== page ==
ALAMEDA POINT WATER SYSTEM DO-NOT-DRINK ADVISORY LIFTED BY STATE WATER RESOURCES CONTROL BOARD—DIVISION OF DRINKING WATER
Residents and businesses can now drink and cook with Alameda Point’s water. Water throughout Alameda Point’s drinking water distribution system has been deemed safe by the State Water Resources Control Board, Division of Drinking Water. This water once again matches EBMUD’s high quality water supply consistent with other areas outside of the Alameda Point water system.
There has been a secretive effort by city staff to rename one of Alameda’s beaches. It’s not only bad form, it’s a bad idea. Breakwater Beach is a small beach located at Alameda Point near the Navy’s former campground and the city’s Encinal Boat Launch Facility. The beach and its adjacent Bay Trail are under the jurisdiction of the East Bay Regional Park District. If not for the breakwater there, a barrier that protects the harbor from the force of the waves, the beach would not exist.
The Navy has announced that it has scheduled cleanup activities at several shallow groundwater sites in and around Building 5 at West Tower Avenue and Monarch Street at Alameda Point. Building 5 served the Navy as its air rework facility. Personnel not only cleaned, reworked and manufactured metal parts, but applied radioluminescent paint to aircraft dial faces and refurbished aircraft instrumentation.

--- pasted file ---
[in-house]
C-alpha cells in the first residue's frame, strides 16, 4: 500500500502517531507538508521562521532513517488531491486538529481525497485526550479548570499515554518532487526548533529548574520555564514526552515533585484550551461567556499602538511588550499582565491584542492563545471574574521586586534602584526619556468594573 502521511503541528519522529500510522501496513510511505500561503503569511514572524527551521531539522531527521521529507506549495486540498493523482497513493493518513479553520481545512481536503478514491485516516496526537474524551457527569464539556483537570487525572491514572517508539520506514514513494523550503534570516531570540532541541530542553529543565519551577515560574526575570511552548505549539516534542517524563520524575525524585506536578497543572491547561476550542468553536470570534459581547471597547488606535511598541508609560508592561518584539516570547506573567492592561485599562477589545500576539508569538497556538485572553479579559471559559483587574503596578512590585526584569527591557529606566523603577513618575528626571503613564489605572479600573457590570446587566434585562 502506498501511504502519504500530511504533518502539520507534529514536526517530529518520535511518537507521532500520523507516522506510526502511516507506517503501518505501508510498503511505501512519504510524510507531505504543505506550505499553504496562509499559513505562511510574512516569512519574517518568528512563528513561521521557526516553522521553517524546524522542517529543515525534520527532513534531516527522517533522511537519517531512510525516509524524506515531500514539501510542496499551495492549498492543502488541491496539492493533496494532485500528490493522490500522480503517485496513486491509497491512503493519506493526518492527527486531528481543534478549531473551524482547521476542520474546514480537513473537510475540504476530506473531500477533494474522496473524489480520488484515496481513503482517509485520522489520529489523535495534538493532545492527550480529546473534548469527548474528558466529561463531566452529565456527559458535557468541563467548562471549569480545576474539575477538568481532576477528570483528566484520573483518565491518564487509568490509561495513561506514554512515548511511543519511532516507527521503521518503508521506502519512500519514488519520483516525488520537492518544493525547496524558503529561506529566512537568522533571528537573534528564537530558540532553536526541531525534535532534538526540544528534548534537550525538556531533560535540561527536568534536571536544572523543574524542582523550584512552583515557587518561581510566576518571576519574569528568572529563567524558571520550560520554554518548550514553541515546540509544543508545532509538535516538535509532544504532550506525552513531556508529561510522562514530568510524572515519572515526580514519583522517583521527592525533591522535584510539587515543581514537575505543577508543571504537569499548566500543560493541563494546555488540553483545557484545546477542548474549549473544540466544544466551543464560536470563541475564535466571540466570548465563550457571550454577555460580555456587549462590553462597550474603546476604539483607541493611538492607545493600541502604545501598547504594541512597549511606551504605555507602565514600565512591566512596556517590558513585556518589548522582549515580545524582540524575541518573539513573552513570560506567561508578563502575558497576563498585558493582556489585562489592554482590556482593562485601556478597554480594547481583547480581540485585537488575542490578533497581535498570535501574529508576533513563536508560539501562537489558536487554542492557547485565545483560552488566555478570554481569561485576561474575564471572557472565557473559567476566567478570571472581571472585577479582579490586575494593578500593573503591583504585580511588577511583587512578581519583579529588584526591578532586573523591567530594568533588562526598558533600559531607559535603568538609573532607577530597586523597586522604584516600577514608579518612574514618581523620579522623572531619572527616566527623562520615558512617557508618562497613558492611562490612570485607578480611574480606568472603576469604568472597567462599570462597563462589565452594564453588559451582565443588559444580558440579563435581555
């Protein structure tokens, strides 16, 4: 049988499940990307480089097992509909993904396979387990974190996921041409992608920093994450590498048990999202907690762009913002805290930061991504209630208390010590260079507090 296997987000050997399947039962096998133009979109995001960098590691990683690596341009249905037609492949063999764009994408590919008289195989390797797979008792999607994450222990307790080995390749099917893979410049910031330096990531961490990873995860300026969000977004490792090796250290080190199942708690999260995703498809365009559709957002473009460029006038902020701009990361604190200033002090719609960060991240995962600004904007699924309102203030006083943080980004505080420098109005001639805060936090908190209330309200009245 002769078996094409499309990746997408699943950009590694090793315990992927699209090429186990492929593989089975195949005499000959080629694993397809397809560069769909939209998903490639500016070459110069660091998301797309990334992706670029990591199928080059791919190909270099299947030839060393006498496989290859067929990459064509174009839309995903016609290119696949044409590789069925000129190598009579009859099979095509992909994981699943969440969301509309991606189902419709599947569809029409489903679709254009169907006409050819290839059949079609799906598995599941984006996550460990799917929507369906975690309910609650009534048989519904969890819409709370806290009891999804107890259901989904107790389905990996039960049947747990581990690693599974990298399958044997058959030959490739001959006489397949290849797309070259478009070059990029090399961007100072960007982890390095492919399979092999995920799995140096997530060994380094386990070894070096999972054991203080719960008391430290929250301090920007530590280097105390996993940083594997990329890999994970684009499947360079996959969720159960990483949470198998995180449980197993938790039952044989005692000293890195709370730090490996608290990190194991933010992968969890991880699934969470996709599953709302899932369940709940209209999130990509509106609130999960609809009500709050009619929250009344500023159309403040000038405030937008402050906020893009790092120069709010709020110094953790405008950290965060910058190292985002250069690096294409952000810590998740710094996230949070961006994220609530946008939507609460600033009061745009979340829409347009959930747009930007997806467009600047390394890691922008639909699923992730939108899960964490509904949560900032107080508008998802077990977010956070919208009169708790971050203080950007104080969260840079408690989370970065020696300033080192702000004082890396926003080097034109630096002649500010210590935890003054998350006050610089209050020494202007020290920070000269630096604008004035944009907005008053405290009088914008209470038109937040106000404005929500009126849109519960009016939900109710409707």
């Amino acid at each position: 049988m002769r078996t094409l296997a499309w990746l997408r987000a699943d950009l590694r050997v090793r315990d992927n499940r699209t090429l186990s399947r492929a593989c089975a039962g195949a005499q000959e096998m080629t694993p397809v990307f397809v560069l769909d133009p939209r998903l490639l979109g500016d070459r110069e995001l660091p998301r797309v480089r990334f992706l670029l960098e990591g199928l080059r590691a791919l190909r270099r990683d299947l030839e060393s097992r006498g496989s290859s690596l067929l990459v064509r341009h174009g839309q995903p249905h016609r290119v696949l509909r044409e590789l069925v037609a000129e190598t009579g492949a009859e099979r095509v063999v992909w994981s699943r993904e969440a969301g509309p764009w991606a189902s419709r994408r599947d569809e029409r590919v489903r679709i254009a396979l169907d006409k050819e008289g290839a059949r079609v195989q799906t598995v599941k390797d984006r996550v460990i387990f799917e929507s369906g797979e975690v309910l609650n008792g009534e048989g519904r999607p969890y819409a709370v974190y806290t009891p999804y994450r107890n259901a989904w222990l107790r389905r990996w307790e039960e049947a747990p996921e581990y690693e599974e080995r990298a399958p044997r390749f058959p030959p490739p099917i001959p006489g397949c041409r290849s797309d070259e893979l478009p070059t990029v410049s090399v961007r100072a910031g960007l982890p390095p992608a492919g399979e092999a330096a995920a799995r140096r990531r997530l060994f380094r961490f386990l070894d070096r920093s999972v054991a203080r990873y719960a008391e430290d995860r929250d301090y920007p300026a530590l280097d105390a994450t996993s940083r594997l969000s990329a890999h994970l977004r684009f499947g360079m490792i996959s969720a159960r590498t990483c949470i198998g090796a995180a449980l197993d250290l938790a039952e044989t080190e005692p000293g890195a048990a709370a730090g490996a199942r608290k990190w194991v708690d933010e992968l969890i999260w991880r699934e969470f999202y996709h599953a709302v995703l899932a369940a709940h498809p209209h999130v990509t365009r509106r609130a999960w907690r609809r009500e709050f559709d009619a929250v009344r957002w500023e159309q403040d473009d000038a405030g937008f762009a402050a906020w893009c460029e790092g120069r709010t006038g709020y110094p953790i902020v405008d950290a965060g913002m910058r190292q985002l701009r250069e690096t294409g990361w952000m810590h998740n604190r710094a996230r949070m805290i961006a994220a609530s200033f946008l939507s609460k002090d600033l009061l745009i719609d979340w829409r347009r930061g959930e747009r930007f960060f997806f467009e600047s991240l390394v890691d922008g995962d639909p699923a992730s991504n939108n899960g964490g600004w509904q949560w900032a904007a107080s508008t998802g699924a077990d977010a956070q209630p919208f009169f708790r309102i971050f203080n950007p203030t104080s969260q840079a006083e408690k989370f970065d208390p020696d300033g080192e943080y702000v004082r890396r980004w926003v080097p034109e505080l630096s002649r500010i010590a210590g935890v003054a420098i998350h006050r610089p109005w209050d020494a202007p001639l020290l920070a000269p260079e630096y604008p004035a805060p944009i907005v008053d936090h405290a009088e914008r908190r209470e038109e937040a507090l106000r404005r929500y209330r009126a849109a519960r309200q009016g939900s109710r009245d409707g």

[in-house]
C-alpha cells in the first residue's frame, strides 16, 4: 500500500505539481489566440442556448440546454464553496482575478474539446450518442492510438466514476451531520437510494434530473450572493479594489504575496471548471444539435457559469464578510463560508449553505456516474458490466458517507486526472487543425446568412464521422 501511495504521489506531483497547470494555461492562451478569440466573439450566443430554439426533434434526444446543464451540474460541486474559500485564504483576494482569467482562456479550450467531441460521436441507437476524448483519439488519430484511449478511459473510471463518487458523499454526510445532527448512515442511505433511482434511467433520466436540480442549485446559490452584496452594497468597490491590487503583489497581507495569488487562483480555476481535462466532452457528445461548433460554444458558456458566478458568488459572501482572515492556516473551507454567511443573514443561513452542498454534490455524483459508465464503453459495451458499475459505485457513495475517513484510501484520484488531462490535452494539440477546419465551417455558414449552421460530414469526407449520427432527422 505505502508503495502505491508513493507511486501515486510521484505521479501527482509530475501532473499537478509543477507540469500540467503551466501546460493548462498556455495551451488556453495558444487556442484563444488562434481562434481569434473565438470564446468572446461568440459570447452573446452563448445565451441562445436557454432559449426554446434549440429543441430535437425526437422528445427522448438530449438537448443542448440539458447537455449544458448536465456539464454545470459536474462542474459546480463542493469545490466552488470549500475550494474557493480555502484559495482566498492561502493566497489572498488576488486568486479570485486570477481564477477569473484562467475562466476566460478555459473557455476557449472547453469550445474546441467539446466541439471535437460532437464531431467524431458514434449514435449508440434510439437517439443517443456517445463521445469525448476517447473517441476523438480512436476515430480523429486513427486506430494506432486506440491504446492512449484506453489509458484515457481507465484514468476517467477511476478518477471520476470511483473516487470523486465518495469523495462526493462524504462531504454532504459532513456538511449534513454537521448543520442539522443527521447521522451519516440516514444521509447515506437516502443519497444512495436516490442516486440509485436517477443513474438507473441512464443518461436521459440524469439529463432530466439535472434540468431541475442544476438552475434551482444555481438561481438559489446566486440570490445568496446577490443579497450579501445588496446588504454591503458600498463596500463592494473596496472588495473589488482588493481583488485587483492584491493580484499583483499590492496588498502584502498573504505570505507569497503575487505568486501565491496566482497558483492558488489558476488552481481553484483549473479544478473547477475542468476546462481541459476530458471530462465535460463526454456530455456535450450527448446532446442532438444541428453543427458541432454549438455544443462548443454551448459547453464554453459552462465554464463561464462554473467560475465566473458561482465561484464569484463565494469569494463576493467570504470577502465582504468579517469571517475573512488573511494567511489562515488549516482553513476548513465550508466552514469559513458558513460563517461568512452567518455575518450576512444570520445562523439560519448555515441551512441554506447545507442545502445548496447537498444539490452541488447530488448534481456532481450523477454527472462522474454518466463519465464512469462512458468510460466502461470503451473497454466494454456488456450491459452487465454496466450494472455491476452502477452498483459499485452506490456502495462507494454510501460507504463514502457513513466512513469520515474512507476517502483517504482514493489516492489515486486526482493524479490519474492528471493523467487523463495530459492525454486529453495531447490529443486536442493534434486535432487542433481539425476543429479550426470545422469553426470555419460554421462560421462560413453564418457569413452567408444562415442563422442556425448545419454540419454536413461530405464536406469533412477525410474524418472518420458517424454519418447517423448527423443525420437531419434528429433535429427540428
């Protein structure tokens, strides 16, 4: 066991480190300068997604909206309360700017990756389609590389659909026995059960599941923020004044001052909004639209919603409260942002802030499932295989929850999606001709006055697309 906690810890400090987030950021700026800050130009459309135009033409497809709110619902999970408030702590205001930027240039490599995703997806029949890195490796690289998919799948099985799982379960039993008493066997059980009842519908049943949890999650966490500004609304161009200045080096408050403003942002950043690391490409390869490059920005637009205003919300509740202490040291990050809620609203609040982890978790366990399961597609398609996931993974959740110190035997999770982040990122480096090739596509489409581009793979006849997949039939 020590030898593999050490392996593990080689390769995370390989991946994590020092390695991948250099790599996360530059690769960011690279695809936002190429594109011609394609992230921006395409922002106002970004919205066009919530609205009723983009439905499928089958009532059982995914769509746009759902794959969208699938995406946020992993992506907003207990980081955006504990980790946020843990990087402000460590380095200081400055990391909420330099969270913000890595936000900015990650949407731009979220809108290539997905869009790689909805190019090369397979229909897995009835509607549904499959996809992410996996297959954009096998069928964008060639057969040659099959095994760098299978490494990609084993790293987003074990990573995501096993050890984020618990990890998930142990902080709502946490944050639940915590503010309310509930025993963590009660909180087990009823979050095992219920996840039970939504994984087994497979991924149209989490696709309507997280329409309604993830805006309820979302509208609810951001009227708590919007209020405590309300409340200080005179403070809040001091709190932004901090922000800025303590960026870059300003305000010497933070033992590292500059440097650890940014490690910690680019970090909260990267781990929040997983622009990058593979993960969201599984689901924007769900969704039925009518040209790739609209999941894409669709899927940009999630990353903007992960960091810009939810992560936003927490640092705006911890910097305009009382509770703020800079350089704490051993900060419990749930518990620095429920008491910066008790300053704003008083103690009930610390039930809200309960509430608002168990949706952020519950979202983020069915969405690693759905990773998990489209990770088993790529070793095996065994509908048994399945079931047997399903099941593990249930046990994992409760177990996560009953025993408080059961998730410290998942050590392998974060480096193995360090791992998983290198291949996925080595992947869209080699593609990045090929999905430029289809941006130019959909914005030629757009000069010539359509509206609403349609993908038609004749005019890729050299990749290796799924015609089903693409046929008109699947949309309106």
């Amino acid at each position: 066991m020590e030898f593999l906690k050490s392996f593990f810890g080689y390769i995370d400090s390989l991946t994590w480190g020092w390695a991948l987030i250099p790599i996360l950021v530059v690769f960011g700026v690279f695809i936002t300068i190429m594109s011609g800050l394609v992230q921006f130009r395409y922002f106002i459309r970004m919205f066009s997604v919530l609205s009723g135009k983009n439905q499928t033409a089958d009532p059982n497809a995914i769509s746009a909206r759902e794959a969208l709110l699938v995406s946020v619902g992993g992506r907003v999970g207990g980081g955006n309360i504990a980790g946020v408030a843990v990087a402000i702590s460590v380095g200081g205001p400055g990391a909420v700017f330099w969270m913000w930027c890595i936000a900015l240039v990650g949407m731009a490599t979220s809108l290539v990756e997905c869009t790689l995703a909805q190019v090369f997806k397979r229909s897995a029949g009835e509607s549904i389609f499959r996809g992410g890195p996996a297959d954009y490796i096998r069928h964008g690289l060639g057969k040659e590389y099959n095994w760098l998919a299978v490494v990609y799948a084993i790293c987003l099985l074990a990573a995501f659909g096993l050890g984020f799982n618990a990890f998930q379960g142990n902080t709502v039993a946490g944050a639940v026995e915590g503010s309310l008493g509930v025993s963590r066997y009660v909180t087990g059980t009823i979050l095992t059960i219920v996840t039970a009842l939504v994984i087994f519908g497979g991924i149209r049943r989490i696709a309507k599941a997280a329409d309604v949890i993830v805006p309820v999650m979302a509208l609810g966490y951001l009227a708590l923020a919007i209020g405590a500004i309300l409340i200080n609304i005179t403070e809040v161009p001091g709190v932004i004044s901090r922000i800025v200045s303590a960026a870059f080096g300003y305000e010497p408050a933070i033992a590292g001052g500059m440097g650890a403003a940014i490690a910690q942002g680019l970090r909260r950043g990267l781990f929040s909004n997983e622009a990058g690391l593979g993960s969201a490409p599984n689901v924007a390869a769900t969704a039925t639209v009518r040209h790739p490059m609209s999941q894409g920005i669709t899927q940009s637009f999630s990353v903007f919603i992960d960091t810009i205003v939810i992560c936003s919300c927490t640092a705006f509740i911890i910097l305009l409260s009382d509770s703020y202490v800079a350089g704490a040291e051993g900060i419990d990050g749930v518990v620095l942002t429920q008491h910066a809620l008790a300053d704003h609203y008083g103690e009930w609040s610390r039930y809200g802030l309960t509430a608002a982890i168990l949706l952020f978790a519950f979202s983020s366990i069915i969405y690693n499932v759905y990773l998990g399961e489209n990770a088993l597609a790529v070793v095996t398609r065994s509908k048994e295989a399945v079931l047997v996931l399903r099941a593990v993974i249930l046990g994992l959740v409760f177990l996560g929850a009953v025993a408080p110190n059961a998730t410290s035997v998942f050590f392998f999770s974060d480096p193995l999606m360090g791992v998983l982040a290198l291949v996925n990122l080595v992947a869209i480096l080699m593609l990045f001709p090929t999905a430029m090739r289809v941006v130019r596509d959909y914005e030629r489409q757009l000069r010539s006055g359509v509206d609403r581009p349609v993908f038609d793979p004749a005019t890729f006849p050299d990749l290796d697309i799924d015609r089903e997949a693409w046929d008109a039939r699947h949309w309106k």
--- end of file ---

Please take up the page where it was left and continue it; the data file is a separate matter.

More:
The city’s Historical Advisory Board is scheduled to take up the rehabilitation of one of Alameda Point’s larger buildings. The city is currently working with Jonah Hendrickson’s Alameda Point Redevelopers, LLC, (APR) to transform Building 8 at Alameda Point into a usable, profitable space.
In 2013 Hendrickson transformed West Berkeley’s long-abandoned Standard Die & Tool Company building into Berkeley Kitchens, a unique collection of commercial rental kitchens specifically designed for food companies to have a kitchen to call their own.
At last Tuesday’s meeting the city council considered a staff proposal to begin a major construction effort at the eastern entryway to Alameda Point, formerly known as the East Gate. The proposal seeks approval to solicit qualified developers for two parcels totaling 150 acres that would bring 800 new homes and a major sales-tax generator.
Last week, the City of Alameda announced it is approaching completion of plans for Alameda Point’s Waterfront Town Center area. Officials expect this area to become the heart of Alameda Point featuring retail establishments, attractions for visitors, waterfront promenades and transit-oriented multi-family housing.
The plan addresses the areas of the Point that front on Seaplane Lagoon, defined as a focal point of the new community to be developed. Planning staff has identified this location as a primary attraction among the new developments because of the waterfront.